Thursday 14 December 2017

Jogger who injured his hand after tripping over a hole awarded €60k

Martin Stokes fractured a knuckle and had to have surgery

Stock photo
Stock photo

Tim Healy

A MAN who injured his hand when he tripped over a hole on a footpath while jogging at a Dublin halting site has been awarded €60,000 by the High Court.

The award to Martin Stokes (24), Oldcastle Park, Bawnogue, Clondalkin, includes €5,000 in aggravated damages because he was entitled to be compensated for the upset caused to him by the defendant's assertion that his claim was fraudulent, a judge said.

The defendant, South Dublin Council, put forward the defence Mr Stokes had probably suffered his injuries while boxing, Mr Justice Anthony Barr said.

Mr Stokes sued the council, as owners of the halting site at Bawnogue, as a result of the accident on September 18, 2011.

Mr Stokes, who lived with his parents  in a caravan, was jogging up a footpath leading from the entrance to the halting site.

He said he tripped over a depression or hole in the surface of a footpath and fell.

He fractured a knuckle on a finger of his right hand and later had to have surgery.  He was left with a scar in the knuckle area.

The court heard Mr Stokes was involved in a road traffic accident the day before the jogging accident.  He was a passenger in a  car that was hit from the rear on September 17, 2011, when he had suffered soft tissue injuries to his neck and back.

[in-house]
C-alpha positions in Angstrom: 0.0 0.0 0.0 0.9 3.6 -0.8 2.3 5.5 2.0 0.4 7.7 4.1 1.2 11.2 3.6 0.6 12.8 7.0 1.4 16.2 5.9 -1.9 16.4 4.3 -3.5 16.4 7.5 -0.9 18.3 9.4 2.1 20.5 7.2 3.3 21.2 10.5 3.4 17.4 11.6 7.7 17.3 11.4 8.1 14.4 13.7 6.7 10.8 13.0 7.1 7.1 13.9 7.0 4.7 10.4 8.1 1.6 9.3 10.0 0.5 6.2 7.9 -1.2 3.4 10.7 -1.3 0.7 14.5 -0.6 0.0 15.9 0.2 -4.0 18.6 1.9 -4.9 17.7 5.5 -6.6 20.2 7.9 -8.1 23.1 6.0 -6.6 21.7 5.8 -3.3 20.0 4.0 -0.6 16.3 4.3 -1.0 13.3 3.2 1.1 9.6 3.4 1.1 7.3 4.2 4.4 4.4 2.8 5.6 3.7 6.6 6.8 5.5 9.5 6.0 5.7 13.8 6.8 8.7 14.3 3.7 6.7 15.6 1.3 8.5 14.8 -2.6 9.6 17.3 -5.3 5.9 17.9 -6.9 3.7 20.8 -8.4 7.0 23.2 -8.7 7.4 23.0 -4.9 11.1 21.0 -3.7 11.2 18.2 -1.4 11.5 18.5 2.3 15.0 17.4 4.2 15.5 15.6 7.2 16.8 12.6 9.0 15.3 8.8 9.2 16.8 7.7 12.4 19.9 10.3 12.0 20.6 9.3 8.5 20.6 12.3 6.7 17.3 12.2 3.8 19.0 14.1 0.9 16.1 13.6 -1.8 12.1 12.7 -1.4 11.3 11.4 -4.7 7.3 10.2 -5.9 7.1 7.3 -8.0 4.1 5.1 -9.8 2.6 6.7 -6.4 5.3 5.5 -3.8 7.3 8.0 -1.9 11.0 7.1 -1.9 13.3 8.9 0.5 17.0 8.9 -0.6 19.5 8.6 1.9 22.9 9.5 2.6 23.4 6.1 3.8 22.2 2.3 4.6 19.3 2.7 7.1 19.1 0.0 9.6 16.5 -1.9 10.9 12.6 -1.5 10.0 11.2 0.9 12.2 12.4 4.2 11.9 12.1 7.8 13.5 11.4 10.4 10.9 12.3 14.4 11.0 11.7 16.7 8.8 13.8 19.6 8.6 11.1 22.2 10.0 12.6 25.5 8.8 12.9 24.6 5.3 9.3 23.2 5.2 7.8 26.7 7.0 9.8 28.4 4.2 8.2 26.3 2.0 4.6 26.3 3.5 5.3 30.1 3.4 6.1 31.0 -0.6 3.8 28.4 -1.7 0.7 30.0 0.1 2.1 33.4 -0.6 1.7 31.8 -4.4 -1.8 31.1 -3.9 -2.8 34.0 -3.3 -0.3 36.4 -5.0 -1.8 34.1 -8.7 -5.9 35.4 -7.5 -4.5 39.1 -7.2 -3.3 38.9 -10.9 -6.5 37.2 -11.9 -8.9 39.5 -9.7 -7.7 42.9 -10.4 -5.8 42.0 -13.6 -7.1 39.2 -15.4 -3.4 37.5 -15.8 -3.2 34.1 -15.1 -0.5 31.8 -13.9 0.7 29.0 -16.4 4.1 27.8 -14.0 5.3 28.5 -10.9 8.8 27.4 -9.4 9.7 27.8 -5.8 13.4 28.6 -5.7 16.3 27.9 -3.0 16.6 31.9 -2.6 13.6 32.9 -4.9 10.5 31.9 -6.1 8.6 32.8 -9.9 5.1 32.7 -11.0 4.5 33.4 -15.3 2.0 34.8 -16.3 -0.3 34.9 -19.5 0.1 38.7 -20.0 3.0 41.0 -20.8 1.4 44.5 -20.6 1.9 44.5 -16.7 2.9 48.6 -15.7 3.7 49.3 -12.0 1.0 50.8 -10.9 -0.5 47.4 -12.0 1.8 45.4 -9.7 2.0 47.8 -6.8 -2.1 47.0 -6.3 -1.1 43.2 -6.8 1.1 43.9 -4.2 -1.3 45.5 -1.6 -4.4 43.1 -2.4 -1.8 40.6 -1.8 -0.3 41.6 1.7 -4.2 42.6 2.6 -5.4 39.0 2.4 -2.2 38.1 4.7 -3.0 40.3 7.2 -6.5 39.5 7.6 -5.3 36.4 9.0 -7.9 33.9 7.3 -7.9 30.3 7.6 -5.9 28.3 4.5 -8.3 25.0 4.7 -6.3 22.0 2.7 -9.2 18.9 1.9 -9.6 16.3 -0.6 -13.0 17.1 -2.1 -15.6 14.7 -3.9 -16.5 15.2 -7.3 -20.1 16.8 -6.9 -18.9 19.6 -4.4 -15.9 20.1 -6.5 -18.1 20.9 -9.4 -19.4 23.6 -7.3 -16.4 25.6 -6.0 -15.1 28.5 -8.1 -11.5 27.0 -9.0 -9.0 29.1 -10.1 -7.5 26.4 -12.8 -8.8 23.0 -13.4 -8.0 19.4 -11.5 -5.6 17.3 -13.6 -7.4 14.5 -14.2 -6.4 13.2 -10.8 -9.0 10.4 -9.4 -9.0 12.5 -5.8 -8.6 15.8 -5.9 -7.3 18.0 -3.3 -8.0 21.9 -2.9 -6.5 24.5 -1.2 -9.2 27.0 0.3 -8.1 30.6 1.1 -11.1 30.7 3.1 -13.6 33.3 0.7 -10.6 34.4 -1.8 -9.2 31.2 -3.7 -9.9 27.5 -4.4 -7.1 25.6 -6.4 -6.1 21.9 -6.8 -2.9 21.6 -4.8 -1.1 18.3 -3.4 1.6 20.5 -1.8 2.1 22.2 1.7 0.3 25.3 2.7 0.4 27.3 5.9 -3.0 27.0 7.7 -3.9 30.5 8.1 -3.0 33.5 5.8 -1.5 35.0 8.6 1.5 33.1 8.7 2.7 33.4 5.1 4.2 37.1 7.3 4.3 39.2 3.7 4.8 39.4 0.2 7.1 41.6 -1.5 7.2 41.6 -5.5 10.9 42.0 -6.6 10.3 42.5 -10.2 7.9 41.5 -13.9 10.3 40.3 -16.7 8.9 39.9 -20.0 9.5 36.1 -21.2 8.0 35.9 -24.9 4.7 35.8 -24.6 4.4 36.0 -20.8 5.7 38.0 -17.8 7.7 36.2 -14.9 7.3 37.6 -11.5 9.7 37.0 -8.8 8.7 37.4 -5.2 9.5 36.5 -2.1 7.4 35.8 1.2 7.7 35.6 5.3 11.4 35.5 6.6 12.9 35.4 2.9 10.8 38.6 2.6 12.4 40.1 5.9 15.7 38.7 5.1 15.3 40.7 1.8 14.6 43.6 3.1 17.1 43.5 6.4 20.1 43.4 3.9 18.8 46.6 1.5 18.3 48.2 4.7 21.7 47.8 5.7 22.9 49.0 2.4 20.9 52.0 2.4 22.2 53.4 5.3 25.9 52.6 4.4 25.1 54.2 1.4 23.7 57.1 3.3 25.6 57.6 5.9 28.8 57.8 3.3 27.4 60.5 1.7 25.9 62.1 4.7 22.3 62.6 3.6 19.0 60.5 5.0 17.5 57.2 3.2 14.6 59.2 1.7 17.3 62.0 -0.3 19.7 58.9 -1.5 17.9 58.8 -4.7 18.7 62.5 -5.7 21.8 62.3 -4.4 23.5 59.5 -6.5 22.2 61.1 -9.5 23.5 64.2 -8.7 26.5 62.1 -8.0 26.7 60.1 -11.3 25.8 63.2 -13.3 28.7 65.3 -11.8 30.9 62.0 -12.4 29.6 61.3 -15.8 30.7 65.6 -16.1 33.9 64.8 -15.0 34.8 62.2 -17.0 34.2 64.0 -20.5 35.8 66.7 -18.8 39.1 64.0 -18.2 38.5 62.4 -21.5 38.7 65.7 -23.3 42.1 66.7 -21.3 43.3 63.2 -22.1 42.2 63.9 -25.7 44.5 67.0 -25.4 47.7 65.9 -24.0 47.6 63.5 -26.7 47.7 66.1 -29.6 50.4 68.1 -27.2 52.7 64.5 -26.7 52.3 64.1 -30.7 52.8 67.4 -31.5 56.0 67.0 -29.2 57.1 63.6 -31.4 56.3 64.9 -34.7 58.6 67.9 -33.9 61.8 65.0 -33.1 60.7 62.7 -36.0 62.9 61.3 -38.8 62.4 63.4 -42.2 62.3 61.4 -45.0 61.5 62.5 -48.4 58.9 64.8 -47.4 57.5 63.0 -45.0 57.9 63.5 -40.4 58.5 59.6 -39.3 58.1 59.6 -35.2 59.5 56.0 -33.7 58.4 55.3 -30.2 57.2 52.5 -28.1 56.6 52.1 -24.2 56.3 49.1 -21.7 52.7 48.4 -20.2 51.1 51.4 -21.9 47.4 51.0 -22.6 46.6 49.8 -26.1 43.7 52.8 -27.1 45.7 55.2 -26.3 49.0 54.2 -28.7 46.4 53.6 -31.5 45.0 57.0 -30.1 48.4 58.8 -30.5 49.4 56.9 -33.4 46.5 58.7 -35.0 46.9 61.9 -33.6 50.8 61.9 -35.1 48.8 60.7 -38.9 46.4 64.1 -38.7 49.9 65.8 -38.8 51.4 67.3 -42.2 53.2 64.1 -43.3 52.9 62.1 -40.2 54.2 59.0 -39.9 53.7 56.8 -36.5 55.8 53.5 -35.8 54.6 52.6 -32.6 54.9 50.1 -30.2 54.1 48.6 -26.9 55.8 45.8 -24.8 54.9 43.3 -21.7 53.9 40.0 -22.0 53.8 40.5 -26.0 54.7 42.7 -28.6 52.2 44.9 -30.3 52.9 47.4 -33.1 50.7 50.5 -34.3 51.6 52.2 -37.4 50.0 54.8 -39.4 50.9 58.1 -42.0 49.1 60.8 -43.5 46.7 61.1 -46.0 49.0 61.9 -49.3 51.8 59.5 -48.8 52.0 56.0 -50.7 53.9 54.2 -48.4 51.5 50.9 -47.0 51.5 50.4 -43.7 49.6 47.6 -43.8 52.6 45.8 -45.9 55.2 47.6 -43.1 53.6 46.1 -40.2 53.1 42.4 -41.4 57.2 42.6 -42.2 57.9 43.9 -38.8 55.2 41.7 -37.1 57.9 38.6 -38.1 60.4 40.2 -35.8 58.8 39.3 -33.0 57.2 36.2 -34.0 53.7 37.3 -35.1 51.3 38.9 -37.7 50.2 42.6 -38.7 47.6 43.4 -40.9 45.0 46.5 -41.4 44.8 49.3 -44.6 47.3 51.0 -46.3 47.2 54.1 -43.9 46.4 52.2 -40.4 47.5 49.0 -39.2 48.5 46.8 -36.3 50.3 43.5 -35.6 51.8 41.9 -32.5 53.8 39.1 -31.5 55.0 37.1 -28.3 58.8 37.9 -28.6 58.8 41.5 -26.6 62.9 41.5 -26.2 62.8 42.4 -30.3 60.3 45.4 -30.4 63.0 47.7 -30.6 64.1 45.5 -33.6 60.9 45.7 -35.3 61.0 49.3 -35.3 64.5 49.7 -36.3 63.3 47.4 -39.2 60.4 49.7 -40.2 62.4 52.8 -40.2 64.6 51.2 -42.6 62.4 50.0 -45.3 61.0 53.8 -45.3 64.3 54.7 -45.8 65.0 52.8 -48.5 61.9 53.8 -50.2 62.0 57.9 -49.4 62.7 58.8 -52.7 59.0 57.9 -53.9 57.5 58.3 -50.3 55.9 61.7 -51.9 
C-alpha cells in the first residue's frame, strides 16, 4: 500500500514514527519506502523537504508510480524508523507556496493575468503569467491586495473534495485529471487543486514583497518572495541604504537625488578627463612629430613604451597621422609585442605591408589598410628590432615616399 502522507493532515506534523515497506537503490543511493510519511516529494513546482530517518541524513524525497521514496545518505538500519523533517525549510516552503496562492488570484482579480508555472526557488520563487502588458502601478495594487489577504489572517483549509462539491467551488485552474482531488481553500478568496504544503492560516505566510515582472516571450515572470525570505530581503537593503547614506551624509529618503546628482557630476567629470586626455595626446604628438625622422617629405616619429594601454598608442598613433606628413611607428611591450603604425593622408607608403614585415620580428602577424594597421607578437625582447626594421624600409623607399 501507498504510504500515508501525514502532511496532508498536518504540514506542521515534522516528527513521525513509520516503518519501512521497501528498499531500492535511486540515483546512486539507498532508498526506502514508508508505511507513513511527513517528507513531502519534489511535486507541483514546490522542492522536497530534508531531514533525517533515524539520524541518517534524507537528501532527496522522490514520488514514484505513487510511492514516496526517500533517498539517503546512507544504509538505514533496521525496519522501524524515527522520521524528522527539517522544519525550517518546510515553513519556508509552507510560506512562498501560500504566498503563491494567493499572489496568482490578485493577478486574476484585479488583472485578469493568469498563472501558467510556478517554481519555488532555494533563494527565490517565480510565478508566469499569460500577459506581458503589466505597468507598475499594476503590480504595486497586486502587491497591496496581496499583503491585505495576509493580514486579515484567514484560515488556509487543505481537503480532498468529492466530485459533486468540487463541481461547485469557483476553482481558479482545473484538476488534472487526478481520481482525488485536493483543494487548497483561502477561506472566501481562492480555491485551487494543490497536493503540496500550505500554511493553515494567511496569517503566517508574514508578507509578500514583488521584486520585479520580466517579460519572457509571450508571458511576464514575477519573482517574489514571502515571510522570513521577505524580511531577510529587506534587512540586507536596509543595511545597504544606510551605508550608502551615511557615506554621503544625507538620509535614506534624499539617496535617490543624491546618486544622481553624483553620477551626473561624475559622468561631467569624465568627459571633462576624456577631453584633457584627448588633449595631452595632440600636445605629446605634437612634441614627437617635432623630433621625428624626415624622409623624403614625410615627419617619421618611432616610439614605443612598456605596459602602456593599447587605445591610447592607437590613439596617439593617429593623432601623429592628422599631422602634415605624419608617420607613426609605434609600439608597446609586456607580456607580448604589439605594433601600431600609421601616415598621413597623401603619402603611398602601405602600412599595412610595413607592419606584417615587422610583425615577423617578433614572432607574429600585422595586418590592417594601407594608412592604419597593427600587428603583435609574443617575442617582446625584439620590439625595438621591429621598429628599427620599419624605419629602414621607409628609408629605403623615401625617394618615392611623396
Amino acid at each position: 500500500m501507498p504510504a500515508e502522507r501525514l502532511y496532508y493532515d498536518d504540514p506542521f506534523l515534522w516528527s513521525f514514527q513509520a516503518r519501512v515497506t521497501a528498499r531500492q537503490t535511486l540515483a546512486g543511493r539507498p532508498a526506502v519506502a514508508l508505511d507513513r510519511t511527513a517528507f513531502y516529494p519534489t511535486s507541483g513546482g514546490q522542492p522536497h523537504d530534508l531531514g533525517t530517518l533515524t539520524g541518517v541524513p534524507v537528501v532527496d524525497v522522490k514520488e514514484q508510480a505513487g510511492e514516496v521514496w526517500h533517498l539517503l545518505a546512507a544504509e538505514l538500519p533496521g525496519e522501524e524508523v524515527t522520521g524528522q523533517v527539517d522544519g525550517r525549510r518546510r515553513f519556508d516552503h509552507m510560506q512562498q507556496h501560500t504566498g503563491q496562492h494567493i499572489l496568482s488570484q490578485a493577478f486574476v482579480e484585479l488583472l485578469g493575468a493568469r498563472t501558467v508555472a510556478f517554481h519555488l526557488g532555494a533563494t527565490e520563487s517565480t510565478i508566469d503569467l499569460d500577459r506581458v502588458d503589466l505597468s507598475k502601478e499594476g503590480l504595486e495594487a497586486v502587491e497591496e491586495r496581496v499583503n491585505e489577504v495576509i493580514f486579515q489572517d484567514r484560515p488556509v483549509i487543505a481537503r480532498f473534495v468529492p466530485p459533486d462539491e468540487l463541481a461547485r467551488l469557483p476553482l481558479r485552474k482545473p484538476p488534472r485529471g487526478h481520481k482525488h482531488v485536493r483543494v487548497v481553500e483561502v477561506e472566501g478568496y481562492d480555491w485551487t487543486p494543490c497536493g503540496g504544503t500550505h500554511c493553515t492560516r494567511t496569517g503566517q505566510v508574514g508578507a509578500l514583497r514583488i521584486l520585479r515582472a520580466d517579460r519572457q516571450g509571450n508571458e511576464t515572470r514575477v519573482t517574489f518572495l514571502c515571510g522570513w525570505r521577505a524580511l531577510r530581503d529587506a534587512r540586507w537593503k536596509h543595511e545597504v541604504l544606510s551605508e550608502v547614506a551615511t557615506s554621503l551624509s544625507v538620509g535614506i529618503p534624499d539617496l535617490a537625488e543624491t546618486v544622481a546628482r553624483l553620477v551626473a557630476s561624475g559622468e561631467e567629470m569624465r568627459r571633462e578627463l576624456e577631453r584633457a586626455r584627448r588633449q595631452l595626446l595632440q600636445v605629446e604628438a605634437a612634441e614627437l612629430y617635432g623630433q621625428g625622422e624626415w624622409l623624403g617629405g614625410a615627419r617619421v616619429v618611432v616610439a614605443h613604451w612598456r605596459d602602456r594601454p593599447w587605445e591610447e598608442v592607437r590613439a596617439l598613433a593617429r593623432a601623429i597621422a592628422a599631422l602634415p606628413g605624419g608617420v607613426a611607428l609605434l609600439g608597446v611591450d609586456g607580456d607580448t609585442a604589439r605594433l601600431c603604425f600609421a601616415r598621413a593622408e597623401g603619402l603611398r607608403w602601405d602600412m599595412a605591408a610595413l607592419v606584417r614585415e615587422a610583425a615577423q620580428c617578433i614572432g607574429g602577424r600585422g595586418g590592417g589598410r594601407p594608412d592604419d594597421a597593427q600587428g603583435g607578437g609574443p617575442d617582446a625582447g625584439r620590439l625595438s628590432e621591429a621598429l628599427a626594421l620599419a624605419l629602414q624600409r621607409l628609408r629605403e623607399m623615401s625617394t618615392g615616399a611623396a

In cross examination it was put to Mr Stokes it was somewhat incredible  he would decide to go jogging the day after the road accident.  He said he had done so to alleviate his symptoms.

Mr Justice Barr accepted the evidence of a medical witness that some people, in particular those engaged in sport, would try to "run off" a soft tissue injury.

He accepted "this as a credible explanation" for Mr Stokes going jogging the day after the car accident.

The judge said it was obvious from the content and tenor of the questions put to Mr Stokes that the court was being invited to draw the conclusion it was a fraudulent claim.

That allegation was not established on the evidence before the court, he said.

Mr Stokes he said has been consistent in his account of the accident,  and while he delayed in bringing the matter to the attention of the council or to his solicitor, the judge was satisfied it was not a fraudulent claim.

The judge said Mr Stokes had been boxing since he was eight years of age  and had claimed he was not able to return to the sport.

However the judge said he was not satisfied Mr Stokes made any reasonable attempt to get back to his sporting pursuit.

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